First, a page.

And a closeup on the child-sized tools. We color-coded them with washi tape, along with the tools hanging on the suction hooks, to unify the disparate tools so the children know they belong together. Update: sadly they’ve fallen off, am I the only person that happens to?? Need to restock.
We leave snacks out in the bear containers all day, and offer fruits/ yoghurt at the time. Today we have seeded crackers, organic granola, organic yoghurt and raspberries (only coz I was feeling fancy, usually it’s bananas). Thank you local bakeries and M&S. It is tough enough getting together lunch and dinner for the littles from scratch, I shall happily patronise M&S instead for breakfast foods.
I located the snacks here because the gap between this side of the table and the fireplace meant both kids could serve themselves at the same time.
Key items: IKEA step stool and various cutlery trays
The kitchen is so small one can just barely turn around in it to reach everything. However, it also only has one rack of drawers, so the lowest one became the children’s drawer.
We store from T-B, L-R: placemats made from Singapore Airlines fabric, aprons, thermos (scrub brush has since been moved to shoe area), snacks/ bars for packing on the go, cutlery, dish drainer for crockery, lemon juicer, tongs and cutlery trays containing child-safe knives, wavy chopper, measuring cup, whisks, egg timer, stainless steel creamer, rice baller and masher.
Sidenote: our collection has grown. Our collection back in Singapore looks meagre in comparison. Heh!
And following the principle that if you can’t bring it down to the child’s level, you bring the child up to your level (safely), the ubiquitous Ikea bekvam step stool. Here the children are waiting for their turn to do the dishes. This swan neck tap allows sufficient reach for a child so no further faucet extender is needed.
And see the kids washing dishes in Singapore, Emmy was under 2yo then.
Key items: more suction hooks and step stool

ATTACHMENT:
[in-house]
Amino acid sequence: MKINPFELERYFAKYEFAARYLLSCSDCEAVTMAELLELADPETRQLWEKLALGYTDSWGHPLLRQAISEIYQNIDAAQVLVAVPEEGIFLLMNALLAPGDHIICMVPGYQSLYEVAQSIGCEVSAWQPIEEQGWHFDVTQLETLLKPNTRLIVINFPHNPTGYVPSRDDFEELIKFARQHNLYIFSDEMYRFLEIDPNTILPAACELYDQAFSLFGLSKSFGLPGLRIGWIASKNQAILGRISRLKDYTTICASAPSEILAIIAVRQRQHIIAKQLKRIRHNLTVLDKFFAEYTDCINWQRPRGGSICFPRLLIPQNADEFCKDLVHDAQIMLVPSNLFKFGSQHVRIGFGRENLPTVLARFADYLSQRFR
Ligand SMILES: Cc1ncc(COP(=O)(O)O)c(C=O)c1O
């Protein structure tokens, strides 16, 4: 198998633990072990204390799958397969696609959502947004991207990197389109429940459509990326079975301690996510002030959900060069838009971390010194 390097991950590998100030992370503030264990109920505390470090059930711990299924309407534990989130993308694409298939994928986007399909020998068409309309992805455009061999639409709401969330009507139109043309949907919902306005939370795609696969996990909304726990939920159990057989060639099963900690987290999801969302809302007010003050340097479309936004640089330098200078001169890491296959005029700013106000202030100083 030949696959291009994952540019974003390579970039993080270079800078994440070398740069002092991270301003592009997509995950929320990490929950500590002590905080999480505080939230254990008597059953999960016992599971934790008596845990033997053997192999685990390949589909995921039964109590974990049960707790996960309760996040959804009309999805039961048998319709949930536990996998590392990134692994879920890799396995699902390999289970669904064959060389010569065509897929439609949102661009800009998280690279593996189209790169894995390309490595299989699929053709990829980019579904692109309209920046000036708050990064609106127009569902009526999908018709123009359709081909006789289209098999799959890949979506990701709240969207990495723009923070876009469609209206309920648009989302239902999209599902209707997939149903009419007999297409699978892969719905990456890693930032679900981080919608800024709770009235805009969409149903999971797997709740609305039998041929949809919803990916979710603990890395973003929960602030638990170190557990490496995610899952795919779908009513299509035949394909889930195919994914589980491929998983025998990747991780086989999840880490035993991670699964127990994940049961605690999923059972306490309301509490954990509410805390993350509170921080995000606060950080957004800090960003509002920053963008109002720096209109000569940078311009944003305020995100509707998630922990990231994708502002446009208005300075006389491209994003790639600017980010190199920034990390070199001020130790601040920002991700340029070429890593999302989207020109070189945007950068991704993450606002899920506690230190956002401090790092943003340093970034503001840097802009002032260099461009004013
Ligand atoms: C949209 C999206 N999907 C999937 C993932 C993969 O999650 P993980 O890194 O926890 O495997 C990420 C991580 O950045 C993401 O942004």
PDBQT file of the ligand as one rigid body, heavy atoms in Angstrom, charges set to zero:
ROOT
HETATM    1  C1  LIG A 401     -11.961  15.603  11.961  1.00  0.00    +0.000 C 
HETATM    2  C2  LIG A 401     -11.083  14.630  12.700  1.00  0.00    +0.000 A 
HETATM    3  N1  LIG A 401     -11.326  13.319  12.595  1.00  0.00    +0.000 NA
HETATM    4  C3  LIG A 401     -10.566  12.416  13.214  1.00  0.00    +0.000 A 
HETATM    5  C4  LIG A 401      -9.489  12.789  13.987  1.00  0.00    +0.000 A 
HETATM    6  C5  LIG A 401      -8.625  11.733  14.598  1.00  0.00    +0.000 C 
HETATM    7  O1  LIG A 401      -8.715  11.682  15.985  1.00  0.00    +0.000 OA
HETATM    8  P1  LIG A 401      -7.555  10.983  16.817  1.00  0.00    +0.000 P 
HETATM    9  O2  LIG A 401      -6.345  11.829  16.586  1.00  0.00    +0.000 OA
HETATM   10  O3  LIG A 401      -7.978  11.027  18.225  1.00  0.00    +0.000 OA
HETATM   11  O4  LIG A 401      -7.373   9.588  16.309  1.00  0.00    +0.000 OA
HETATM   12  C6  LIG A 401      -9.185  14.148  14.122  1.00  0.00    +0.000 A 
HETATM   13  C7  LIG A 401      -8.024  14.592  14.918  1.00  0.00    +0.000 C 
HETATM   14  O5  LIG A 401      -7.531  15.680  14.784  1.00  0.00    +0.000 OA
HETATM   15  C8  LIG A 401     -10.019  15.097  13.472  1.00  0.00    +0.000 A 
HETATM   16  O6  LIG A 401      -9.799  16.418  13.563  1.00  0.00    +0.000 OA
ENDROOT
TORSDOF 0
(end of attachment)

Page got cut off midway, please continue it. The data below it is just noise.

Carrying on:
One drawback of our apartment is that it only has one bathroom, which is narrow and rectangular at that, so we needed to balance our huge amounts of laundry (remember this full disclosure post on how our prepared environment actually looks like?!) with our children’s need for their own bit of space.
The foldable stool has been multi-tasking, as a seat for us adults at the low table or extra shoe bench, but it is stored in the bathroom because it is used daily, and mostly on this side as it is closer to the cold water tap.
I like having clutter-free countertops so Andrew and my toiletries are stored in the mirrors cabinet, while the children’s ones are mounted on suction plugs. I smuggled the silly frog and pig toothbrush holders from home as a surprise to make the children feel welcome in their new home. In Singapore, they once moved the pig and frog right next to each other, almost touching. I thought it was kinda sweet. And my mum helped me ship the metal basket from Singapore, as it was deep enough to contain both cups, unlike a previous bar soap dish that I brought which was too shallow and the cups kept falling off. See our Singapore toileting area here.
Open the cupboard door and there is a laundry hamper for the children to put their clothes into.
And just for fun, this is the adult laundry bin, which really looks like a dustbin. After I dumped rubbish in it and our part-time cleaner pointed out my mistake, I thought I should play safe and enlisted my nieces to spell “Laundry” using foam clay- adults hate the foam clay which makes kids love it even more.
My favourite quote by William Morris: Have nothing in your house that you do not know to be useful, or believe to be beautiful. Interestingly, this was the same quote used in this motivating and inspirational article on clutter-free homes by Becoming Minimalist.
I’ll leave you to decide if this Laundry sign is either useful, beautiful… or none😂
Head over to our Facebook page coz we update there much more frequently! Next up on our FB page: visit to an AMI Children’s House in London, and our first Montessori-inspired unit in London and related to London.